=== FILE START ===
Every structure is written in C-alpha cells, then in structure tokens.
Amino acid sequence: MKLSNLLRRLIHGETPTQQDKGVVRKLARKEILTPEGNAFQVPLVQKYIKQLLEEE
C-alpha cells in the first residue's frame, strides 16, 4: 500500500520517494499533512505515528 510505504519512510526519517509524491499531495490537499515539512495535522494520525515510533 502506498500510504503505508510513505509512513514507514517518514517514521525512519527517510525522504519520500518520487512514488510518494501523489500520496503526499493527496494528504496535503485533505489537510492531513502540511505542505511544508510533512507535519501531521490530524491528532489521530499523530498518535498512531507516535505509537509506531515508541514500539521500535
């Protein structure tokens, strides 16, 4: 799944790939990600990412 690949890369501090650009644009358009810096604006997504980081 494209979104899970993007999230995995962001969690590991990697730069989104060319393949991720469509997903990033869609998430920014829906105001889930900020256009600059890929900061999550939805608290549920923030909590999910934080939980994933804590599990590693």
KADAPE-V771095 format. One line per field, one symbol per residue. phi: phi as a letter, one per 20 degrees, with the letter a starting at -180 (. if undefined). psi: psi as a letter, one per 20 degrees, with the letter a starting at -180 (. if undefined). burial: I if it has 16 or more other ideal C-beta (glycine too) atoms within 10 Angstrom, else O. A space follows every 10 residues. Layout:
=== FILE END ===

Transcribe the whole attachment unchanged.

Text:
Every structure is written in C-alpha cells, then in structure tokens.
Amino acid sequence: MKLSNLLRRLIHGETPTQQDKGVVRKLARKEILTPEGNAFQVPLVQKYIKQLLEEE
C-alpha cells in the first residue's frame, strides 16, 4: 500500500520517494499533512505515528 510505504519512510526519517509524491499531495490537499515539512495535522494520525515510533 502506498500510504503505508510513505509512513514507514517518514517514521525512519527517510525522504519520500518520487512514488510518494501523489500520496503526499493527496494528504496535503485533505489537510492531513502540511505542505511544508510533512507535519501531521490530524491528532489521530499523530498518535498512531507516535505509537509506531515508541514500539521500535
């Protein structure tokens, strides 16, 4: 799944790939990600990412 690949890369501090650009644009358009810096604006997504980081 494209979104899970993007999230995995962001969690590991990697730069989104060319393949991720469509997903990033869609998430920014829906105001889930900020256009600059890929900061999550939805608290549920923030909590999910934080939980994933804590599990590693």
KADAPE-V771095 format. One line per field, one symbol per residue. phi: phi as a letter, one per 20 degrees, with the letter a starting at -180 (. if undefined). psi: psi as a letter, one per 20 degrees, with the letter a starting at -180 (. if undefined). burial: I if it has 16 or more other ideal C-beta (glycine too) atoms within 10 Angstrom, else O. A space follows every 10 residues. Layout: